Given the orientation Protestant theologians have concerning the mind, the characteristics of the imaginal capacity of human intellect are sometimes lost. It seems that the Protestant community somehow takes a one-dimension view of that the human mind is only given to rational and information ideal. Certainly, a life of faith will often move on past what seems rational to the “average person.” And, even the thoughts and mental engagement involved in worship itself encompasses much more than rational exercise or information.
The reality of the content of the gospel (the death, burial, and resurrection of Jesus, God’s Son, the righteousness of God whose death paid the penalty for my and your sin—1 Cor. 15; Rom. 3) does no good without connection with the giver of the gospel. And artists are specialists at creating environments wherein human creatures can connect with their creator.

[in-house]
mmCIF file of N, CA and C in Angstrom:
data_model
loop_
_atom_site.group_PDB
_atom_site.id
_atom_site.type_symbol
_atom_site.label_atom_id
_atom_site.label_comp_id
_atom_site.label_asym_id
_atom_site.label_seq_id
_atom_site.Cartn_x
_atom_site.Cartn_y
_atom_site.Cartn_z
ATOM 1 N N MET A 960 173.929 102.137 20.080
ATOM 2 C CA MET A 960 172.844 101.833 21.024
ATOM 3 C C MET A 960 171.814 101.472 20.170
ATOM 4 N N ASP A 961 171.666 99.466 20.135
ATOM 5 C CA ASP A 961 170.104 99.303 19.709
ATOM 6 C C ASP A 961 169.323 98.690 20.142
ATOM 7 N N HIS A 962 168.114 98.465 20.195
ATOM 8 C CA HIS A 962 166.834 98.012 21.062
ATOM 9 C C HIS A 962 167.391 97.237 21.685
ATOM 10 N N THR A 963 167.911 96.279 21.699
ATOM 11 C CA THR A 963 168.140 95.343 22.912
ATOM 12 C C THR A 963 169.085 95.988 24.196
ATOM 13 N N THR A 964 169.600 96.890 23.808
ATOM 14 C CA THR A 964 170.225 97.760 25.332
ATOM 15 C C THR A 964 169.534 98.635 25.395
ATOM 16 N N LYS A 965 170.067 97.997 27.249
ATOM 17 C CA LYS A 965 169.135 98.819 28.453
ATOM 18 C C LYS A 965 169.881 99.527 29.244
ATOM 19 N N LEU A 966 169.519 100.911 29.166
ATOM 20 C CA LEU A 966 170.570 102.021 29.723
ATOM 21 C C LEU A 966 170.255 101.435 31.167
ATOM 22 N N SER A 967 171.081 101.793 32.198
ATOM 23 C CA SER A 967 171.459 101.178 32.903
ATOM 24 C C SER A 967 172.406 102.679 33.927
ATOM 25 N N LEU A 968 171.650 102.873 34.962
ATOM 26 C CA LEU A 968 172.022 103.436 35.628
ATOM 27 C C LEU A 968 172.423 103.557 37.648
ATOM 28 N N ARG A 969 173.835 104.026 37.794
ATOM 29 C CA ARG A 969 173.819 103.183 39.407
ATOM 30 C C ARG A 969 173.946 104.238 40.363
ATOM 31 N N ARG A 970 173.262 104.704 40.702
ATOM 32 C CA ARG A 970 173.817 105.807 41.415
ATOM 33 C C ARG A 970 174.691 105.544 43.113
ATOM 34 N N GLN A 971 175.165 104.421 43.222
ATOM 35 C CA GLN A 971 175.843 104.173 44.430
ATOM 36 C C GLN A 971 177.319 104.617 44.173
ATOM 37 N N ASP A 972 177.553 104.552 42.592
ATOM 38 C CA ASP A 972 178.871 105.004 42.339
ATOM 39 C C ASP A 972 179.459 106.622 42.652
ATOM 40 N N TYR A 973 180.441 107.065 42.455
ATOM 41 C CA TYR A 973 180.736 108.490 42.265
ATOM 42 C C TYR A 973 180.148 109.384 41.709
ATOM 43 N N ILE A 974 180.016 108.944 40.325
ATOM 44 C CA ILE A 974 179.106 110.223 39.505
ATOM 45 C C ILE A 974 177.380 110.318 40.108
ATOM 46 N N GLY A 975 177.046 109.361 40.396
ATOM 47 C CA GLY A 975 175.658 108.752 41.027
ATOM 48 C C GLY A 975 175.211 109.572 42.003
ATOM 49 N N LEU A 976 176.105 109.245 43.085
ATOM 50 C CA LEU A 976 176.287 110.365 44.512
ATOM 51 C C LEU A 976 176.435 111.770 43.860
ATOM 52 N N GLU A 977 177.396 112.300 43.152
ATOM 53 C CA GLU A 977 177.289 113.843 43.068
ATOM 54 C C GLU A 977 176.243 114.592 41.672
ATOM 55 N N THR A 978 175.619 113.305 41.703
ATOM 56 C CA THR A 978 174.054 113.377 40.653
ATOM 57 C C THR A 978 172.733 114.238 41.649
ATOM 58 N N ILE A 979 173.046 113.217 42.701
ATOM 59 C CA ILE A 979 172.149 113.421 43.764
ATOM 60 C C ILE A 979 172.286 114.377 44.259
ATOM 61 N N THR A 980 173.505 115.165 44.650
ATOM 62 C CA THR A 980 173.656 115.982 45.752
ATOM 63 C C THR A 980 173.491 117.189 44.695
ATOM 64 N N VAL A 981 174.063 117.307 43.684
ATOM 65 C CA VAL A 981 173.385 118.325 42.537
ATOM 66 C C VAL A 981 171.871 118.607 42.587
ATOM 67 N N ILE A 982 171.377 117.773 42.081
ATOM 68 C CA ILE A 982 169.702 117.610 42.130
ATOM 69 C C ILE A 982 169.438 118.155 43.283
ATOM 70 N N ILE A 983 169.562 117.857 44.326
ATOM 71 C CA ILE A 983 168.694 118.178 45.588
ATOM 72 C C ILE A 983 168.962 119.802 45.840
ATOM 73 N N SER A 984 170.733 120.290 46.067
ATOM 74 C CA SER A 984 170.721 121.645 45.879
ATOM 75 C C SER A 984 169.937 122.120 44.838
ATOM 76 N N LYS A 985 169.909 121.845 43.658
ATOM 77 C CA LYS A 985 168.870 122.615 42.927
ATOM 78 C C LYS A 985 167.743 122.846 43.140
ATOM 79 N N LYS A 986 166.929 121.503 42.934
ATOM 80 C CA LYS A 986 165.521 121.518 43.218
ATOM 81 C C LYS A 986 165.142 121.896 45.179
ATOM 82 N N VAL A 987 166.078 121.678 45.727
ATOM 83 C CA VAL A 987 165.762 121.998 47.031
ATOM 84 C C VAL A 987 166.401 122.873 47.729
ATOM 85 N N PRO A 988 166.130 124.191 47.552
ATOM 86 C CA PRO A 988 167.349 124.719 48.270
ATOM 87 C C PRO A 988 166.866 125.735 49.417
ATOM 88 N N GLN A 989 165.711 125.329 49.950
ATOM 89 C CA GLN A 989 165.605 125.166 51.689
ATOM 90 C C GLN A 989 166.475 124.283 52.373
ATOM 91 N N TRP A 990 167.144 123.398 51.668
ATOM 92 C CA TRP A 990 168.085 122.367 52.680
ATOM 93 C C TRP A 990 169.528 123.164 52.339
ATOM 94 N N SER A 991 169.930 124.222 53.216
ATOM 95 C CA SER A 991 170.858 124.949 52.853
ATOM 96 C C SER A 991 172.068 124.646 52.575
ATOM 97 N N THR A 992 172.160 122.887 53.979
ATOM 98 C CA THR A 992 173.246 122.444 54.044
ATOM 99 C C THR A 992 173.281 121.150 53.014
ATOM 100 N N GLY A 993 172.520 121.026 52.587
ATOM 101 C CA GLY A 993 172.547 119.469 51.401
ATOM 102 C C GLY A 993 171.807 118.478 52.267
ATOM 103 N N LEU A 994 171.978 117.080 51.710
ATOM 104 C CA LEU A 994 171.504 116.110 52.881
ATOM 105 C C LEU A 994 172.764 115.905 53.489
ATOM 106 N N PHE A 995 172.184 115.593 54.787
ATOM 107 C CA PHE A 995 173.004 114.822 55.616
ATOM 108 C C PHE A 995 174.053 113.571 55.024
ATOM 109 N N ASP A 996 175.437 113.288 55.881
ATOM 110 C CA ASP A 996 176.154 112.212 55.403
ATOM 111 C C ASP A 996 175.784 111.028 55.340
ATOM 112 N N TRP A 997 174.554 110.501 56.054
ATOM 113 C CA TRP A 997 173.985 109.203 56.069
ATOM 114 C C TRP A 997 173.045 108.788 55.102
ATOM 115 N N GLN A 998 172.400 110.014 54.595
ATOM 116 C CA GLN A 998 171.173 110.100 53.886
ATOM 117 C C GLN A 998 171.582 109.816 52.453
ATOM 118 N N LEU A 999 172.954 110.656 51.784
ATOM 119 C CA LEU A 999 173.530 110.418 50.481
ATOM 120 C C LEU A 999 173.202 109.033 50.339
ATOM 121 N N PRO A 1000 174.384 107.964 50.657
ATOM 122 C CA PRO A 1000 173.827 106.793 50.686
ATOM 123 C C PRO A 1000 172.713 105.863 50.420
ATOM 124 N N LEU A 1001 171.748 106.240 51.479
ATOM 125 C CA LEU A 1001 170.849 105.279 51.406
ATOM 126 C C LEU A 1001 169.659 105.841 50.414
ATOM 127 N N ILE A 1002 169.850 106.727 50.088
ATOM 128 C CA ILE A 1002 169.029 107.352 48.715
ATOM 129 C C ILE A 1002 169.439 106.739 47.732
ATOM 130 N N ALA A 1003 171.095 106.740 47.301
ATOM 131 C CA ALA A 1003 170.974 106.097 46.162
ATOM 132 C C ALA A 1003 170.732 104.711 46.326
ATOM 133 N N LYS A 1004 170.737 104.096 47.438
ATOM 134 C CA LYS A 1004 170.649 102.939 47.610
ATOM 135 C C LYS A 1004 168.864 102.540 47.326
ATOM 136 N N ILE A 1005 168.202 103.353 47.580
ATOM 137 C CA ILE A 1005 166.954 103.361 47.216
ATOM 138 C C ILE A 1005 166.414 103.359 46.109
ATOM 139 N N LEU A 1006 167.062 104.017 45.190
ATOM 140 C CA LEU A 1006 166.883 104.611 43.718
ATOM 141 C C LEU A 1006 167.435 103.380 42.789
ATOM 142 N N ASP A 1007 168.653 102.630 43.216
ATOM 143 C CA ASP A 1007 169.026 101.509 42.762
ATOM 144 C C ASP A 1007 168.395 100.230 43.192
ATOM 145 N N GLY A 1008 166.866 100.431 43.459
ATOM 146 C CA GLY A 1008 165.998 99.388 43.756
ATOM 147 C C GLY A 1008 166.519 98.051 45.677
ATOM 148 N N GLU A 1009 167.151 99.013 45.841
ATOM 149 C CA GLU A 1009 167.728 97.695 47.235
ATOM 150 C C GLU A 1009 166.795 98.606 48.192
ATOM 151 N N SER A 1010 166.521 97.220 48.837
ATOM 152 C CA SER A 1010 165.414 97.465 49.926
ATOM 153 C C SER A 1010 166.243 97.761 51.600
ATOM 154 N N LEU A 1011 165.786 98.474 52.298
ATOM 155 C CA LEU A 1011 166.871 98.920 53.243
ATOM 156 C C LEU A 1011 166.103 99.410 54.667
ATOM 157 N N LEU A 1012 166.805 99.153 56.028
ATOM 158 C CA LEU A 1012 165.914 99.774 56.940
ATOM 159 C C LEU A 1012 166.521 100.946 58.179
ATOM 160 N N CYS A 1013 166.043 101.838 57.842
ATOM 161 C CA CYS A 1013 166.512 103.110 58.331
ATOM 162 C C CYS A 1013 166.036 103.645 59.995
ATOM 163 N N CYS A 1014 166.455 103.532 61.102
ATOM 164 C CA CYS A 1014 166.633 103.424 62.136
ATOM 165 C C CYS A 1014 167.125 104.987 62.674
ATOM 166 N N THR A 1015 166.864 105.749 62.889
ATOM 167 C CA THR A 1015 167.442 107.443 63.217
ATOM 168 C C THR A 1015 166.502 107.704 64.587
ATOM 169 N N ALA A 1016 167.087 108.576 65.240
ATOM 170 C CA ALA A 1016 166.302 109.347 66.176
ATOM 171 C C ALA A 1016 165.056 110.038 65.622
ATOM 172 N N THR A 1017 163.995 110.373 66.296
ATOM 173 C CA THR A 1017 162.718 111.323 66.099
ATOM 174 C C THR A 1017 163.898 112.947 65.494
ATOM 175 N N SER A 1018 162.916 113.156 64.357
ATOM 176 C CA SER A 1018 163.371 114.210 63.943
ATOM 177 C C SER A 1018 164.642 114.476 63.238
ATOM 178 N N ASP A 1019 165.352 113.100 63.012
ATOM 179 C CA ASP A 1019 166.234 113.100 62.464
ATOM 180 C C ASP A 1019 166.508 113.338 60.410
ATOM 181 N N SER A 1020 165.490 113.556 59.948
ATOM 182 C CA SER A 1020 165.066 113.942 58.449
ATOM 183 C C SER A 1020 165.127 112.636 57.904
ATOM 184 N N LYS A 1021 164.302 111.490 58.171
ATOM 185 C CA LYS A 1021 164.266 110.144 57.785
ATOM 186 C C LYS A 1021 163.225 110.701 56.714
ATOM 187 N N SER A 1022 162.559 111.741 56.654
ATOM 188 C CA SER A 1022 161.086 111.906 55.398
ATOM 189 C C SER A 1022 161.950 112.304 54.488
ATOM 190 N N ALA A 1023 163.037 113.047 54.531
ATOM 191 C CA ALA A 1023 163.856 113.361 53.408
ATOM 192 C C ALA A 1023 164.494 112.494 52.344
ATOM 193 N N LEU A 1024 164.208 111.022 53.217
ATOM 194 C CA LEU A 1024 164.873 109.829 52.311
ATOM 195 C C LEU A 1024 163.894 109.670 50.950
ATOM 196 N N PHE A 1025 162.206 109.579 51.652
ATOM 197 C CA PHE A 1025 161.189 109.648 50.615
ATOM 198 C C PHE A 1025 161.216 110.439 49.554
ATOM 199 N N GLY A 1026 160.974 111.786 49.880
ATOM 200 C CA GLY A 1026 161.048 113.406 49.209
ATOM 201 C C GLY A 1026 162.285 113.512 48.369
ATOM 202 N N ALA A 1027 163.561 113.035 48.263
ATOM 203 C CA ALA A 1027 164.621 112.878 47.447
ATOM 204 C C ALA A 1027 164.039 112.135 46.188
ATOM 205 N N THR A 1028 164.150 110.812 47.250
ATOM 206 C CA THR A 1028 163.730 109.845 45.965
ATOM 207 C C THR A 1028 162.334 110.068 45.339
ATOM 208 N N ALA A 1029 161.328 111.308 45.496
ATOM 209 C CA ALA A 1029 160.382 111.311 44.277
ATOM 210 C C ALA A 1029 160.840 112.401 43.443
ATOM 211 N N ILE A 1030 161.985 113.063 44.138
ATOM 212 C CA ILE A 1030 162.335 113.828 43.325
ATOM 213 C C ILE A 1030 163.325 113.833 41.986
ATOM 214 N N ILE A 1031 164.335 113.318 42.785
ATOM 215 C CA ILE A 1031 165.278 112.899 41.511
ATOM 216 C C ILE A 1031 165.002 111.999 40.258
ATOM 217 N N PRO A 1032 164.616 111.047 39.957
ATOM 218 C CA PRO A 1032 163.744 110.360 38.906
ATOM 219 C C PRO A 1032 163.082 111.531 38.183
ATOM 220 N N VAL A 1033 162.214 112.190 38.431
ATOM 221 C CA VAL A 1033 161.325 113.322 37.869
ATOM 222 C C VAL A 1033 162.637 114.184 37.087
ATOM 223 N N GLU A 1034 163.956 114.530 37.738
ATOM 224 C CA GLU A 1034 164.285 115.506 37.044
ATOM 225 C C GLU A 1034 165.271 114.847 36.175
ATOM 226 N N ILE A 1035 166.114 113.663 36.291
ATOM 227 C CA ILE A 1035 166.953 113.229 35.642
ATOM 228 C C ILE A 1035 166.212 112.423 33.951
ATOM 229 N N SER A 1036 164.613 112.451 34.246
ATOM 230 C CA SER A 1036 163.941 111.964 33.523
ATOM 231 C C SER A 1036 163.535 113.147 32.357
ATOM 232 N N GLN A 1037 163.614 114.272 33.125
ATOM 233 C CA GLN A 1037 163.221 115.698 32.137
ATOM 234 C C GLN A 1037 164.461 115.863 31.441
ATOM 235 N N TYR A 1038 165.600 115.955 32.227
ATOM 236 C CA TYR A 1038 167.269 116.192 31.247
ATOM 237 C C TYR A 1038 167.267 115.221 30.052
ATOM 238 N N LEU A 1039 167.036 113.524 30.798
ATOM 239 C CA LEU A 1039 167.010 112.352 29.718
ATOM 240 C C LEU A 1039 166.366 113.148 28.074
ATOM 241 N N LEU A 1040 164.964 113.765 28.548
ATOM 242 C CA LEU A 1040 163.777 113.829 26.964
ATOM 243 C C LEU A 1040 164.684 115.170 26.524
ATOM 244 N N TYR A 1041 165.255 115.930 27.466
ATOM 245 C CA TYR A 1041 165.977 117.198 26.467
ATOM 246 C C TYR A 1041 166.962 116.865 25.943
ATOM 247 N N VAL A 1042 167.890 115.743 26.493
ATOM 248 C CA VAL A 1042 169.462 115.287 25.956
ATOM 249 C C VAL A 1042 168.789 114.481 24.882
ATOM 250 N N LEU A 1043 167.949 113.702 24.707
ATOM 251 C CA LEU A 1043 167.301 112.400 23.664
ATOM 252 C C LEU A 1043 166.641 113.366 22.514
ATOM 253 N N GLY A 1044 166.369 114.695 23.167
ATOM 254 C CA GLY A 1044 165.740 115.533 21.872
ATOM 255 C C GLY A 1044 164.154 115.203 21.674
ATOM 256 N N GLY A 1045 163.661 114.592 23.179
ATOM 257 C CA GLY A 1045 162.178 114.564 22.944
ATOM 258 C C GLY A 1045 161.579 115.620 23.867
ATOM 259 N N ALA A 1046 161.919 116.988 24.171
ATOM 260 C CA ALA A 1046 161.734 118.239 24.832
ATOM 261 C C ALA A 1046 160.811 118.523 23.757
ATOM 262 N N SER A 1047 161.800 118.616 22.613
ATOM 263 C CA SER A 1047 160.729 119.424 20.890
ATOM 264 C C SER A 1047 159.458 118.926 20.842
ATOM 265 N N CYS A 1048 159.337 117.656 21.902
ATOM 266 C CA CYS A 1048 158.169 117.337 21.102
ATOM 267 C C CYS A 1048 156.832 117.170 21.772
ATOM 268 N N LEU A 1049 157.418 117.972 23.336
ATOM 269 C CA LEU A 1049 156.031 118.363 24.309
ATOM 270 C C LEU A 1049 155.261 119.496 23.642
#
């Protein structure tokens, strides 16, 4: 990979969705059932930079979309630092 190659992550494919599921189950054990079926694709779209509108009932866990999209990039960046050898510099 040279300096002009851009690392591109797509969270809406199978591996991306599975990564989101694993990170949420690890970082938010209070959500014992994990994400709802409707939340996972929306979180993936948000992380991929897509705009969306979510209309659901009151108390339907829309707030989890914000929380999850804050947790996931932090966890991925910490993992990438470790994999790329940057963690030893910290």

Hebrew concept of imagination includes two dynamic applications: 1) with regard to the human capacity to invent or make something, imagination is ‘the capacity to see what could be but is not yet.’ An example of this human capacity is Jer. 18:4, “But the pot he was shaping from the clay was marred in his hands; so the potter formed it into another pot, shaping it as seemed best to him.” And, 2) with regard to the human capacity to interact with transcendence, imagination is ’the capacity to see through what is known into the realities beyond what is known.